Here is my rough translation of Chen Weiming’s Preface to the brief section on Changquan in his book. From what I can gather, what Chen documented in his book was not a “Yang family long fist form,” but something Chen sort of knitted together from something that Yang Chengfu taught him, but that was probably not a “form” in the sense we usually think of it. It may have been discrete scenarios or short sequences. In Chen’s book, this Preface is followed by a page listing movement names from the changquan taught by Yang Chengfu. Next comes a page of expanded movement names for changquan, presumably compiled by Chen. Then there are several pages of explanations for each posture/sequence, very brief and sketchy.
Taiji changquan preface by Chen Weiming
Mr. [Yang] Chengfu taught me taijiquan, then he further taught me taiji changquan [long boxing]. Within [changquan] there are a number of postures that are not present in taijiquan; the remaining [postures] are fairly similar—only the transitions throughout are different. This would indicate, therefore, that taijiquan originally had no fixed methods, nor did it have fixed forms. Taijiquan and changquan both contain peng, lu, ji, an, cai, lie, and zhou; [it] only lacks one: kaojin. I wanted to add the kao of dalu to the quan [form], but after several years of hard thinking, I was unable to get a way of linking [the postures] together. Now, inadvertently, I’ve suddenly gotten it, so that the linkages make for a perfect seemless whole; I daresay I am pleased with it. Then I took those cases where taijiquan has a left form but lacks a right, or has a right form but lacks a left, and I’ve added them in for balance. I’ve also observed what is known as the old style of taiji as transmitted by the Chen clan of Henan. This “Step back dispatch monkey,” is like a retreating form of “Brush knee twist step left and right,” and the turning of the body is especially light and lively. So I’ve also added it in, naming it “Retreat step brush knee.” All together there are 108 postures. Having taken Mr. [Yang] Chengfu’s transmitted changquan and expanded it, I do not dare speak of having invented something, but with regard to the intent of taijiquan, there is some increase, but there is no decrease; there are some changes, but there is no copying. Perhaps this can be of some help for students in their researches.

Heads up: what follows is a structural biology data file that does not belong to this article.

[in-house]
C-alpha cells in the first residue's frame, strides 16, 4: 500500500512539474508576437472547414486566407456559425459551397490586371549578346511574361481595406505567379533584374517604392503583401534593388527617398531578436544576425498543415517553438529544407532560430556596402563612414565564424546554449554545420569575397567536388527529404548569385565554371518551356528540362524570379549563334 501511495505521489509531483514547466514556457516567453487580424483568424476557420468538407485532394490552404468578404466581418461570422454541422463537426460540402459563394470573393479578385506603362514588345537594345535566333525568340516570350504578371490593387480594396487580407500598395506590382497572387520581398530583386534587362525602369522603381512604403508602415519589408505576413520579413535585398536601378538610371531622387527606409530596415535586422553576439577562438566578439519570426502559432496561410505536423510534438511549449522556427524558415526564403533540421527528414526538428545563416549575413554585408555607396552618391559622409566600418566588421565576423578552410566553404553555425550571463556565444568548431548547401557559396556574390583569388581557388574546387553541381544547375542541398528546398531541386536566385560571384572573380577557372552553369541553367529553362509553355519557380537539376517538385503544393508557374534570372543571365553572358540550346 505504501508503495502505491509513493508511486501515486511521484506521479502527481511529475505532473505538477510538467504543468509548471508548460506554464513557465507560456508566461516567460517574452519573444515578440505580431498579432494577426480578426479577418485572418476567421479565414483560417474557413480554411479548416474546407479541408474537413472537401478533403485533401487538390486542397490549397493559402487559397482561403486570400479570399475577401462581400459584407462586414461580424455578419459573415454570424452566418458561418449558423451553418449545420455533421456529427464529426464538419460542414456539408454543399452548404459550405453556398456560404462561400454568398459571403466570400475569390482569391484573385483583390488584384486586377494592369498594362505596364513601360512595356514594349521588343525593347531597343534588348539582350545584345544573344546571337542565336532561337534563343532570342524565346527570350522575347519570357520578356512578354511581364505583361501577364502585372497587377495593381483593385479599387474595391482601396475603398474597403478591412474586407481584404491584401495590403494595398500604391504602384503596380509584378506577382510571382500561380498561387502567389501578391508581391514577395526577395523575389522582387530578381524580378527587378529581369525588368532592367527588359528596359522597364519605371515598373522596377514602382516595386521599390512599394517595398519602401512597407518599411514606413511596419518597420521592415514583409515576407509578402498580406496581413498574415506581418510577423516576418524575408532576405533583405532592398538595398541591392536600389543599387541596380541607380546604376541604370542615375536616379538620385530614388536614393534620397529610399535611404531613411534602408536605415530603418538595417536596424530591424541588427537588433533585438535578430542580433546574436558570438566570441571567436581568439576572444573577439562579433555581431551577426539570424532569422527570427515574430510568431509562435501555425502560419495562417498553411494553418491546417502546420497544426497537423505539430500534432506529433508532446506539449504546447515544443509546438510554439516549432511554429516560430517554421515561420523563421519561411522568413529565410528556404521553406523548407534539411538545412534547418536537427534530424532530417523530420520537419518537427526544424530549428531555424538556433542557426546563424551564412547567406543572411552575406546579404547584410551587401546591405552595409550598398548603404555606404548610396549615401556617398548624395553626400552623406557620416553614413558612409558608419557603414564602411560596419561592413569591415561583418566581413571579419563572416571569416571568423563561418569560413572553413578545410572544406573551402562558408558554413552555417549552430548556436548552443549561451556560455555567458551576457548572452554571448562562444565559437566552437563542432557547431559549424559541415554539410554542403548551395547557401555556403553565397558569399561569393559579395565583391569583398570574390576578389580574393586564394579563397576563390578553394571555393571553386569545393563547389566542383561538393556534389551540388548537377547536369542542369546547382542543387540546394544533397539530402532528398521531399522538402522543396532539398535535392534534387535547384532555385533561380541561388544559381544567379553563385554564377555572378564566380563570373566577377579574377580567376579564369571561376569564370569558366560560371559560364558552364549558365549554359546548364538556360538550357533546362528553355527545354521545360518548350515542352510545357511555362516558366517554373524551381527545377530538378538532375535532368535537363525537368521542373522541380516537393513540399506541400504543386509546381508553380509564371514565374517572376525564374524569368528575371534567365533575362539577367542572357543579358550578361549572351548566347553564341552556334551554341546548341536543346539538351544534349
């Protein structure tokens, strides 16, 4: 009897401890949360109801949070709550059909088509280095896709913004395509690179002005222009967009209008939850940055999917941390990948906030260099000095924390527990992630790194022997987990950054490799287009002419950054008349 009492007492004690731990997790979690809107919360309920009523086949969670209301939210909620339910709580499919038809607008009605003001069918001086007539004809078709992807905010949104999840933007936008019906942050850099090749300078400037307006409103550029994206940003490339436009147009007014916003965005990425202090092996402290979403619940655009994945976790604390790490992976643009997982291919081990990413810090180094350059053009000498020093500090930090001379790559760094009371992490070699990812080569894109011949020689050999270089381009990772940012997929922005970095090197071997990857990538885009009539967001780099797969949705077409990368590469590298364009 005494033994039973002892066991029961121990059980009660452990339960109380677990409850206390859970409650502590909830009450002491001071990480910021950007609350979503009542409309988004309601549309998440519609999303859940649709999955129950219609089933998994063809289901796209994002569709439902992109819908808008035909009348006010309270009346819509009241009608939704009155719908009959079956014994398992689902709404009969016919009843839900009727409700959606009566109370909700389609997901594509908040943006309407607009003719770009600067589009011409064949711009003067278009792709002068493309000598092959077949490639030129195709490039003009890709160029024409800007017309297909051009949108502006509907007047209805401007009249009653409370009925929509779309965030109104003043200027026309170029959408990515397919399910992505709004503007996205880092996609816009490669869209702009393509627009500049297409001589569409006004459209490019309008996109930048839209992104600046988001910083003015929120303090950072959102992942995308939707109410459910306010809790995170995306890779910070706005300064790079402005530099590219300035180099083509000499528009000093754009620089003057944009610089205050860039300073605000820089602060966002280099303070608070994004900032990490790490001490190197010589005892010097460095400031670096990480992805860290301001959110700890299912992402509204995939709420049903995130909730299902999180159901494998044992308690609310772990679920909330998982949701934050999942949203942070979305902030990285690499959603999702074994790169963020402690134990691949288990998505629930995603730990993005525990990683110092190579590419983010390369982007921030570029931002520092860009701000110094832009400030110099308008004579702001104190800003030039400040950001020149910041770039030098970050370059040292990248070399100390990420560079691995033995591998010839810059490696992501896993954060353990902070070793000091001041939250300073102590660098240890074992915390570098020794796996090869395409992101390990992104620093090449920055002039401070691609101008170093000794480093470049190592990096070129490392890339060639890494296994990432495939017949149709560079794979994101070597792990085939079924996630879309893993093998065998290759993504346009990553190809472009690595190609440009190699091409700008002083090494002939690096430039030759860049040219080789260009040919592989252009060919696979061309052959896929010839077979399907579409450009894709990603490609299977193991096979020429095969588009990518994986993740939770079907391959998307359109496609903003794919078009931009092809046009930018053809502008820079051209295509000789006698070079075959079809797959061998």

—Weiming, Winter, 1927
So, my sense of it is that this provides no clear evidence that there was a “changquan” form in the Yang family curriculum. I also see nothing in Chen Weiming’s materials that suggest the changquan was faster, slower, more or less martial, or more or less important than the received Yang taijiquan form.
If anyone knows something more or different about the changquan materials in Chen Weiming’s book, I would be interested in learning more about it.